PORTLAND, Ore. — You've likely heard of an earthquake early warning system, but what about a wildfire early warning system?
It's just one of seven eco-friendly inventions competing in Portland State University's Cleantech Challenge this year.
The team that created the system it says can detect forest fires mere minutes after they start.
"Stopping a fire within say 10 minutes of it starting is a few gallons of water but if it’s been burning for an hour, we’re talking thousands of gallons," said Kai Brooks, an electrical engineering student at PSU.
Another team has come up with a way to help keep plastics out of our waterways. It's a device that patrols rivers using GPS and scoops up plastic trash in a net without disrupting fish or other wildlife.
"You can think of it as a Roomba for rivers," explained mechanical engineering student Ryan Scott. "Our goal is to keep plastic and trash from ever making it to the ocean in the first place. Between bio-accumulation and the floating trash islands and... getting into whales, it's a huge, huge problem."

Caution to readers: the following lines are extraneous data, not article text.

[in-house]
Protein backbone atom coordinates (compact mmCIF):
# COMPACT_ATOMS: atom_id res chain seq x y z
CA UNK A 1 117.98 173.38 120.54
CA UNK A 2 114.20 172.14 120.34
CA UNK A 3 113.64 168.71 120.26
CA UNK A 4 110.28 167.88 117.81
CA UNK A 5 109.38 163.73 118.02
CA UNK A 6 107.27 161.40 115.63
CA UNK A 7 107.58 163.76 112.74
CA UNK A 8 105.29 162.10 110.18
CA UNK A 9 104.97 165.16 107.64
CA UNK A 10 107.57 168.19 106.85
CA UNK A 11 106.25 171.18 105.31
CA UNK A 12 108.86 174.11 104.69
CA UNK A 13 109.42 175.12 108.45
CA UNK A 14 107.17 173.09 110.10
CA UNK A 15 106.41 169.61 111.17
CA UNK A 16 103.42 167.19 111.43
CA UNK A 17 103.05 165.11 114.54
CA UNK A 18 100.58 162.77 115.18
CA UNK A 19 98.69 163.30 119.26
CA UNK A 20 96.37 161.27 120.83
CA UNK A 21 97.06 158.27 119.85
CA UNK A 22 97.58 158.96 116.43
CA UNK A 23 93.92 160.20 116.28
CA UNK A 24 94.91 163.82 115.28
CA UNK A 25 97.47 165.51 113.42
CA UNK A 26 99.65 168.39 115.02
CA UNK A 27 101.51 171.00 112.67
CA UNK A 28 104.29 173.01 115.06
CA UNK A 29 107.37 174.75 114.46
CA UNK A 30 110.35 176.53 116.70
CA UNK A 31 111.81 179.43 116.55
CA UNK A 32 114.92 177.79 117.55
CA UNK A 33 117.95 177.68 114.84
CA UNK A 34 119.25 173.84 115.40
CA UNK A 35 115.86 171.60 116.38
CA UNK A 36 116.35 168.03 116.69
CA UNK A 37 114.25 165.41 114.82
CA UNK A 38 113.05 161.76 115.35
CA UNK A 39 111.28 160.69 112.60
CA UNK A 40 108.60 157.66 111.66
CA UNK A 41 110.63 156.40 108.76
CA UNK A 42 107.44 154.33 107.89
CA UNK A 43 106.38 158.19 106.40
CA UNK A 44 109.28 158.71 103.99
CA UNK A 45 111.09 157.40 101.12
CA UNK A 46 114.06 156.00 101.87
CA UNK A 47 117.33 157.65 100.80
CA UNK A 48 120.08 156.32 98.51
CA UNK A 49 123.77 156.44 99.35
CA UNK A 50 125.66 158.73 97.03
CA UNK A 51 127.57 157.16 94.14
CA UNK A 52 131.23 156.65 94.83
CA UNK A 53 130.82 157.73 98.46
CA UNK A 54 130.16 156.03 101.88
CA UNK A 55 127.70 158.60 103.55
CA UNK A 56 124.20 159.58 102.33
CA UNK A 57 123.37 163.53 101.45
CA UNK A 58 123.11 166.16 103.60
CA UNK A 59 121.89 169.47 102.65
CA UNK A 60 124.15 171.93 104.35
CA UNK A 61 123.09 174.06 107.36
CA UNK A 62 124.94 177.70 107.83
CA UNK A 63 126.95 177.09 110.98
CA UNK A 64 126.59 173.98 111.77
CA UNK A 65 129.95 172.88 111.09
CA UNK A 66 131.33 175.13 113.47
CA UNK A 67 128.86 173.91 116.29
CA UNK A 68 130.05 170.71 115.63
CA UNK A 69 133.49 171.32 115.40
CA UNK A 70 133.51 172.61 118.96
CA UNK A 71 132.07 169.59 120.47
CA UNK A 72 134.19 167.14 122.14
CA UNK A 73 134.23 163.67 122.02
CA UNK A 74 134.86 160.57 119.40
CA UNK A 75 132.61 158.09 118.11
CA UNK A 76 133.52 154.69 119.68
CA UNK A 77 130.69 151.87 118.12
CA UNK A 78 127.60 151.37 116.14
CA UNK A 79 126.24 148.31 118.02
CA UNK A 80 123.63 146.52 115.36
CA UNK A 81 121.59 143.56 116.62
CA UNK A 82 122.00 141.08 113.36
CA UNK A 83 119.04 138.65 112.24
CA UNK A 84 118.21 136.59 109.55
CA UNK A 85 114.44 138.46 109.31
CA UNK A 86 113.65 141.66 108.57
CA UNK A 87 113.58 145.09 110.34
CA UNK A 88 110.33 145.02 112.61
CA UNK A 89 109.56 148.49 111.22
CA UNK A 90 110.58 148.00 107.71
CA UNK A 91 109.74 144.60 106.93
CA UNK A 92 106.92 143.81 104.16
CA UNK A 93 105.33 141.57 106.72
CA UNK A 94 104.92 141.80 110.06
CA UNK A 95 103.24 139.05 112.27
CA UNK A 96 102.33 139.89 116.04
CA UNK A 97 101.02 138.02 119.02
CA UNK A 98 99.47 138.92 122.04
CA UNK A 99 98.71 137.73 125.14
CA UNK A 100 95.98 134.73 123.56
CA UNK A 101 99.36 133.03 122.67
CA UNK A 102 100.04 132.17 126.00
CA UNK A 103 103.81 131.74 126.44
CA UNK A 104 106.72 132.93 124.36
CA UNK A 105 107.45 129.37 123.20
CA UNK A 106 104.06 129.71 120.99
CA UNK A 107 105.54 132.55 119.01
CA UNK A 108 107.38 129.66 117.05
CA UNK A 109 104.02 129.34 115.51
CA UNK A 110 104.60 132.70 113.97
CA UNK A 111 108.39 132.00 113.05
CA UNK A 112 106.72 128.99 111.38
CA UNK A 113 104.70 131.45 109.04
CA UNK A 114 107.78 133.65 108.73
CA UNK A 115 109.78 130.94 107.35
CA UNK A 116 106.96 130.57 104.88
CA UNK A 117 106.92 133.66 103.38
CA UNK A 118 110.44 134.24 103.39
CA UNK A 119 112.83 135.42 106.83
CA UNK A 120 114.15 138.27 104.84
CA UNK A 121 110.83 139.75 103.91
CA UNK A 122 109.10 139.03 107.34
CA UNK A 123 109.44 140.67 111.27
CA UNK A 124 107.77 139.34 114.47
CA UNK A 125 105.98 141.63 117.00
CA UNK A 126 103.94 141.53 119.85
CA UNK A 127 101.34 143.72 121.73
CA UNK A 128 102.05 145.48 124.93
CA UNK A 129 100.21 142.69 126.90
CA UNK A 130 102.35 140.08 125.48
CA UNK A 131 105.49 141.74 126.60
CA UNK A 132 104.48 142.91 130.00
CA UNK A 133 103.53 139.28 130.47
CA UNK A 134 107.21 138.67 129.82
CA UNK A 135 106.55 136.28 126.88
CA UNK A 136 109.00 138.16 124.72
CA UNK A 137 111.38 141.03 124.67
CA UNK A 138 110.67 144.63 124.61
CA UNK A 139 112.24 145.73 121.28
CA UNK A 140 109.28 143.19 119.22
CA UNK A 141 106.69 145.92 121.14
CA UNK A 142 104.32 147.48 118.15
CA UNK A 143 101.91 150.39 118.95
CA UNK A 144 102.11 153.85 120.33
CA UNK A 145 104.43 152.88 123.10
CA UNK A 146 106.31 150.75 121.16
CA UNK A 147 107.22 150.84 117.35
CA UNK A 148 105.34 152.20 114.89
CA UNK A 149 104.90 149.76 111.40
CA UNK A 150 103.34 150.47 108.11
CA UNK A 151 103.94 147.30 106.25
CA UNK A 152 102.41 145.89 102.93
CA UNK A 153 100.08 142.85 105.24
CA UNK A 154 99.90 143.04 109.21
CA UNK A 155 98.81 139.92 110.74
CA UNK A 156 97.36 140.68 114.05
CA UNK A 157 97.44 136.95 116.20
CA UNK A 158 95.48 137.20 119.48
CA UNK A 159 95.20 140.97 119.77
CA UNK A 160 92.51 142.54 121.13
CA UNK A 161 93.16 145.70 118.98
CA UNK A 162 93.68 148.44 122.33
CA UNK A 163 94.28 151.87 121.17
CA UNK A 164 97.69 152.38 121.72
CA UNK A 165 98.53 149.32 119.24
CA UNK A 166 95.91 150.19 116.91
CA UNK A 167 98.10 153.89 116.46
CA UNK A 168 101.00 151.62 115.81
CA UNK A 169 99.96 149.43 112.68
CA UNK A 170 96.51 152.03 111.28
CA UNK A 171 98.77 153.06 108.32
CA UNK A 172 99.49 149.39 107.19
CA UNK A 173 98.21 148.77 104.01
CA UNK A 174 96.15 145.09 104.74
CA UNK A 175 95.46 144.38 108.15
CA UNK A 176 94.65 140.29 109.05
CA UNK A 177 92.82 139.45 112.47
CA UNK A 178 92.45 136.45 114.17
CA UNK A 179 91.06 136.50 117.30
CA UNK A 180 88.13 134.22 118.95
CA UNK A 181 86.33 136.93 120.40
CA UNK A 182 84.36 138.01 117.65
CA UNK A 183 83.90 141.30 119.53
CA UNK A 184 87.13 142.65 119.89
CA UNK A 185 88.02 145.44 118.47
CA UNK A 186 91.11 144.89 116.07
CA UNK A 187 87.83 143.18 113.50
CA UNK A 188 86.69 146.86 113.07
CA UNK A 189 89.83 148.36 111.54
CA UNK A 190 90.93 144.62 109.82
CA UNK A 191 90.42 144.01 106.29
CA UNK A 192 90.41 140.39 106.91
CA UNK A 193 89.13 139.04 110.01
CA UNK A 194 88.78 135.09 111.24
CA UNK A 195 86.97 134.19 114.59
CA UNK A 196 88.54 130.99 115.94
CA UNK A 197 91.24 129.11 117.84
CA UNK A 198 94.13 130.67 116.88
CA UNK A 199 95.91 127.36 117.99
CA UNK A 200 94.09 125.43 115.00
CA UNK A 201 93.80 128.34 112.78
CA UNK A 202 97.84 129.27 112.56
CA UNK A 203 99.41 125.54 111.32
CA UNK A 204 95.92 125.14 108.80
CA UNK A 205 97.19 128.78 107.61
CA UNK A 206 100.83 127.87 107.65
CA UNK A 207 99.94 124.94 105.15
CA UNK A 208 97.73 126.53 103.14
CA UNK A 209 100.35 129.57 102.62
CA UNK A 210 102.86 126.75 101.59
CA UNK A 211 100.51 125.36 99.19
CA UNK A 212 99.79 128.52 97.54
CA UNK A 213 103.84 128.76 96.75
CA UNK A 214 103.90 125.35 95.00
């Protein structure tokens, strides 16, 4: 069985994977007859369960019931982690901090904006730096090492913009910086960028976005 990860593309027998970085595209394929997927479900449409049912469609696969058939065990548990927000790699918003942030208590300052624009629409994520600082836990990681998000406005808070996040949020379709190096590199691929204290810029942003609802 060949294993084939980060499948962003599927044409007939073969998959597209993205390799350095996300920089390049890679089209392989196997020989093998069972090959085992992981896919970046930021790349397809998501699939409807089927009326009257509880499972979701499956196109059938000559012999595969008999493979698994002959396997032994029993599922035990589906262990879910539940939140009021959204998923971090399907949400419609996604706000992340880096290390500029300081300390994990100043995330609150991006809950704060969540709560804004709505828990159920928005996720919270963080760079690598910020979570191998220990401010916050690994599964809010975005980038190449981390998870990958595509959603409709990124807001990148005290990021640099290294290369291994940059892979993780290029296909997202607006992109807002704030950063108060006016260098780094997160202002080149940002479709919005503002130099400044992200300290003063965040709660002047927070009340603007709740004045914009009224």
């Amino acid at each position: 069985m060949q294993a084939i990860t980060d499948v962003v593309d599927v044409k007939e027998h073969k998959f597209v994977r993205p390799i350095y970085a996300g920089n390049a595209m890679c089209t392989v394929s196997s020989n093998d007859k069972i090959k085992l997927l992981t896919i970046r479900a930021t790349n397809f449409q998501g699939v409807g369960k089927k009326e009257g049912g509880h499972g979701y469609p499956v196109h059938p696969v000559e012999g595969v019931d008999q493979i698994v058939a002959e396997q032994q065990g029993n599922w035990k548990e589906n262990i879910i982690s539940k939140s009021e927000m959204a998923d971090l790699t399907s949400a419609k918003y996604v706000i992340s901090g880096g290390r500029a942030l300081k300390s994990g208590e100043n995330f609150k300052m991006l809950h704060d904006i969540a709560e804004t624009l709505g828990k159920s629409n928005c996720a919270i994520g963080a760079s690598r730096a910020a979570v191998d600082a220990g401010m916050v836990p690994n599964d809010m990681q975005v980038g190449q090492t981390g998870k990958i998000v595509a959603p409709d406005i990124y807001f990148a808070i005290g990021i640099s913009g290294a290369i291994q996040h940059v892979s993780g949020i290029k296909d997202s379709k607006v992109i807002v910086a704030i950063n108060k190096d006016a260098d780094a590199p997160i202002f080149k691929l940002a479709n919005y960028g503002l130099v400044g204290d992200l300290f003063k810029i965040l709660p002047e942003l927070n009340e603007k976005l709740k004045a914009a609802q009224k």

And with e-scooters likely coming back to Portland, here's something to wrap your head around, or, in this case, put inside: A recyclable helmet.
"A collapsible, biodegradable helmet that can be reused but is really specifically designed to be used and recycled," explained Natalie Watterson, also a student at PSU.
But if you prefer cars over scooters, an invention from startup Turner Automotive might rev your engine. It's a special kit that converts a gas-powered car to a zero emissions hydrogen-powered car for only about $2,500.
There's also the Living Window: a stress-free way to grow food inside your home; a meal planning app designed to prevent food waste; and an air filter which fits around your neck and cleans the air you breath while on an airplane.
The teams are competing for $10,000 in grants and prizes.
The top two teams from this round will move onto a statewide competition.